UCAS will ask for the information contained in the box at the top of this course page including the UCAS course code and the institution code. 

To apply for this course and for more information about submitting an application including application deadline dates, please visit the UCAS website.

Support is also available to overseas students applying to the University from our International Office via our how to apply webpage or email international-admissions@plymouth.ac.uk.



Progression routes

Completing this course enables you to progress onto these related courses and programmes with Plymouth University at level 5 or level 6, as specifically defined by this programme’s progression agreement.

*Your progression route application must be submitted by 28th November 2016.

Our partnership with PETROC

Plymouth University has developed partnerships with institutions around the world with the sole purpose of making higher education more accessible to those people who need something just a little different.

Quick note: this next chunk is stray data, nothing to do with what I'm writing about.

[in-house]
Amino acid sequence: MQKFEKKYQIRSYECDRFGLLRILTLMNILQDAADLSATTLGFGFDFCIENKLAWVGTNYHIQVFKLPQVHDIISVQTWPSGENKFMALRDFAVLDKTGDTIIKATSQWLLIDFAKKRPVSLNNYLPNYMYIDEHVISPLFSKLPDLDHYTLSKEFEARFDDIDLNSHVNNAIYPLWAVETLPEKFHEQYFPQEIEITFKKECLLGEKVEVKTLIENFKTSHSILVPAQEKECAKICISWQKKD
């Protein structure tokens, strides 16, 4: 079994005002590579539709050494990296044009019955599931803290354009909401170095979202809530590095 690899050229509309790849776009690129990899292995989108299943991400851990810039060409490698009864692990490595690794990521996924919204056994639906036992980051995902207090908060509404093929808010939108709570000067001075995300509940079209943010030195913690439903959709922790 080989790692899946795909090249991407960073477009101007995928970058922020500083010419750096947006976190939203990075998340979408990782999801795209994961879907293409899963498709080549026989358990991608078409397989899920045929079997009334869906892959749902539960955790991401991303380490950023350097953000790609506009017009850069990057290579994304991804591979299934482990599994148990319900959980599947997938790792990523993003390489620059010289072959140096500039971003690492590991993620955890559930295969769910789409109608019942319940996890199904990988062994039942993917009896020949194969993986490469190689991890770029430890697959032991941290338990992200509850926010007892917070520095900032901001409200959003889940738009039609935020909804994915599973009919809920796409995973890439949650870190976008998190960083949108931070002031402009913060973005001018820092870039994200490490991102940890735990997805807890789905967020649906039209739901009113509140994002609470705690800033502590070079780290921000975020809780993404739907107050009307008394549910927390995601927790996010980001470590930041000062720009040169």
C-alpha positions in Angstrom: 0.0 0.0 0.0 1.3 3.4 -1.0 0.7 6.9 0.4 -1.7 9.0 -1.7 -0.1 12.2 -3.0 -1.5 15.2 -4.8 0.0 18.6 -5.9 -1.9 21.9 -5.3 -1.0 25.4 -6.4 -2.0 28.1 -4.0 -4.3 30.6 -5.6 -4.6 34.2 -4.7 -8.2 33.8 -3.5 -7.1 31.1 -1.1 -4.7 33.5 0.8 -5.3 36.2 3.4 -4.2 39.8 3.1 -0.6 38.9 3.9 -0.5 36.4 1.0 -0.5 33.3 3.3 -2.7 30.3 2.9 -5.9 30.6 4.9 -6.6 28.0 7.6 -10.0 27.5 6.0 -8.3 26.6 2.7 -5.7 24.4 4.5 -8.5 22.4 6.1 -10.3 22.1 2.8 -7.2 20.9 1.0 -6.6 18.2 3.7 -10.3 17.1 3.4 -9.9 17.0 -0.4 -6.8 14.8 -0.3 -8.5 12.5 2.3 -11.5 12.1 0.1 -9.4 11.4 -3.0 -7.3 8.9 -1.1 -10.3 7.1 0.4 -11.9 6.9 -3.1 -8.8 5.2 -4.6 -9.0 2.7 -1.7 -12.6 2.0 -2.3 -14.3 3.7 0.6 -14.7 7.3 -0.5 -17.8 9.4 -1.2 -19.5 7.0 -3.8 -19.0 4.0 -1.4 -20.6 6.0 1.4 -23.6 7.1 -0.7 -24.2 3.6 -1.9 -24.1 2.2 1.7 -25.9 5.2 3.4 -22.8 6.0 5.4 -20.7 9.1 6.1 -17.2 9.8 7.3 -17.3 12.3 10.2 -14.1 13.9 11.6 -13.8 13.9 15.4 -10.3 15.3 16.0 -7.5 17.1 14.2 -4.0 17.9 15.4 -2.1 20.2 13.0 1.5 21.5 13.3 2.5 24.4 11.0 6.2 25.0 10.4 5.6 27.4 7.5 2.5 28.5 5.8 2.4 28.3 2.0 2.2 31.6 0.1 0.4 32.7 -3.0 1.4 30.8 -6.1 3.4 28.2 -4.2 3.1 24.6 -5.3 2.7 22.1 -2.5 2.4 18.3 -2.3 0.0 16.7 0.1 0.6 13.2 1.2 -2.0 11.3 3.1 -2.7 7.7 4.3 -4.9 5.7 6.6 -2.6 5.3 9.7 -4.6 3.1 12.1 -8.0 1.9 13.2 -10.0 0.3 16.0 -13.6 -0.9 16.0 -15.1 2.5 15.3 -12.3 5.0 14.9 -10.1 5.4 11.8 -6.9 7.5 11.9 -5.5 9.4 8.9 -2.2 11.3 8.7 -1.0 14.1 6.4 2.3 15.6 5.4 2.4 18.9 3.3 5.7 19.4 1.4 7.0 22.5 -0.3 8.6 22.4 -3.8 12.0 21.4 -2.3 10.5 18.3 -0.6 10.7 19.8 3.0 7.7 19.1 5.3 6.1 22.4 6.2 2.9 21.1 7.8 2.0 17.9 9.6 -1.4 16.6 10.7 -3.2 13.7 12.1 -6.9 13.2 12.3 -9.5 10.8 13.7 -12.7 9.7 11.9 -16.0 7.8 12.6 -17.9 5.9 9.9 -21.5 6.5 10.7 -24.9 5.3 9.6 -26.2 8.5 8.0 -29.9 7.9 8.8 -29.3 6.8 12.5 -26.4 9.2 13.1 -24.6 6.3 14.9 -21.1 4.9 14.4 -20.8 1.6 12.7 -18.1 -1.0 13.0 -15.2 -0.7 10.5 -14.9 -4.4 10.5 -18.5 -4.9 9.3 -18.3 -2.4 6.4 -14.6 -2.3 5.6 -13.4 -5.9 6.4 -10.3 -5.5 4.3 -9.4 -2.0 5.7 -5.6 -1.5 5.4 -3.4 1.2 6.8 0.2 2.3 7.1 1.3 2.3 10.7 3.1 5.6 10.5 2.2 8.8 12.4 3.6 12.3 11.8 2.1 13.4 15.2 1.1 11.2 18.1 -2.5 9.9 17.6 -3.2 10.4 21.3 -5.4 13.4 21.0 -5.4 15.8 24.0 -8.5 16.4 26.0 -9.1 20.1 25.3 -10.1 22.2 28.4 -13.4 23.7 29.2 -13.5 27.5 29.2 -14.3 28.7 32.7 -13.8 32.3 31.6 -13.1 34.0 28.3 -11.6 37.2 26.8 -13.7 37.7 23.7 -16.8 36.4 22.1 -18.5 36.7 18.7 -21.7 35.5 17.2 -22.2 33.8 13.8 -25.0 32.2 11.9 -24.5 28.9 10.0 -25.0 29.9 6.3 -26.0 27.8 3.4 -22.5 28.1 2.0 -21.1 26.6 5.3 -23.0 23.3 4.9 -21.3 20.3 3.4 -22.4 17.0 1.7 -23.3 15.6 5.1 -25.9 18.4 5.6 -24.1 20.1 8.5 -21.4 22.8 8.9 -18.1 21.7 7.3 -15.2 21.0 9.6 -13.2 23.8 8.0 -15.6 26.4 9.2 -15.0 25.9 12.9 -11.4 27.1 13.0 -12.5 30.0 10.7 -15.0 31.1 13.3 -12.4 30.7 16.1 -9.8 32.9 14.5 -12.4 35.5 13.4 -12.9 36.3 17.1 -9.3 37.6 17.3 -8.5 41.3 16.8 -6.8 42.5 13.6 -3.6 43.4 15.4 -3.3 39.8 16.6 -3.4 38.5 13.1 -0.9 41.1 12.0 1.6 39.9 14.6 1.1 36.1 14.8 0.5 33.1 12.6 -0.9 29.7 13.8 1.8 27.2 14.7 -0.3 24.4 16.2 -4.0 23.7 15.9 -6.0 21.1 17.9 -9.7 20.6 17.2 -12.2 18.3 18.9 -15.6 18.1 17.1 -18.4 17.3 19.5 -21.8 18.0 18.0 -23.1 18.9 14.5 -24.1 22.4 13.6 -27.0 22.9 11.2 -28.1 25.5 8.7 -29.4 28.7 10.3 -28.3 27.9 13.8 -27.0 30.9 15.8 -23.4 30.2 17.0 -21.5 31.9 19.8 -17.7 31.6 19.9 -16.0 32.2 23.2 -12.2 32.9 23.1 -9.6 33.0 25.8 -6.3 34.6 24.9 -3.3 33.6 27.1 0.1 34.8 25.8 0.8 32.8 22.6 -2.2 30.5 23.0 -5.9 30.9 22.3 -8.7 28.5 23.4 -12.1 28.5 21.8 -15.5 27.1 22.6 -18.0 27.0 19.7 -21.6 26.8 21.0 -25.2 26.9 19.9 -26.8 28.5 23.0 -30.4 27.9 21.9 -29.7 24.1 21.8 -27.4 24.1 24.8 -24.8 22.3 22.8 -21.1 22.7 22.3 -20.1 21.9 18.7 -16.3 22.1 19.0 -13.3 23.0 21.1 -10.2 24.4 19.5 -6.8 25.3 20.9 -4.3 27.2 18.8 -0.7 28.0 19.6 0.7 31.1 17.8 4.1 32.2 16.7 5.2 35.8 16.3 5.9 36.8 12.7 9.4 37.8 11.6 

Our Academic Partnerships enable students to enrol for a degree at a partnership institution closer to home, or engage in distance learning – even when they’re in the middle of the ocean. They are there for those people looking to return to education, or enhance their professional development. Full- or part-time; foundation degree to masters-level – we cater for a huge variety of needs and aspirations.

Many of our partners offer specialist degrees, unique facilities, and smaller class sizes at a competitive price. And as a student of two institutions, you get the best of both worlds; a supportive learning environment as part of a close-knit community, and a university-level qualification awarded by Plymouth University. You’ll enjoy not only the facilities and services your partnership institution provides, but also all of the additional support and resources you need from us, and you’ll automatically become a member of our Students’ Union, too.

We are continuing to grow the number of partner institutions and expand our academic community to new locations around the UK and overseas. Why not visit the Academic Partners page on our website for a full list of partners and for more details on studying with us?

One of our partners delivers this particular course – so please visit their website for full course details, entry requirements, tuition fees and information on what student life is like there. 

Studying with Petroc

With main campuses in Barnstaple, Tiverton and Brannams, if you decide to study at the combined college, you’ll be able to take advantage of increased resources and the plethora of learning opportunities associated with them.

Find out more about studying at Petroc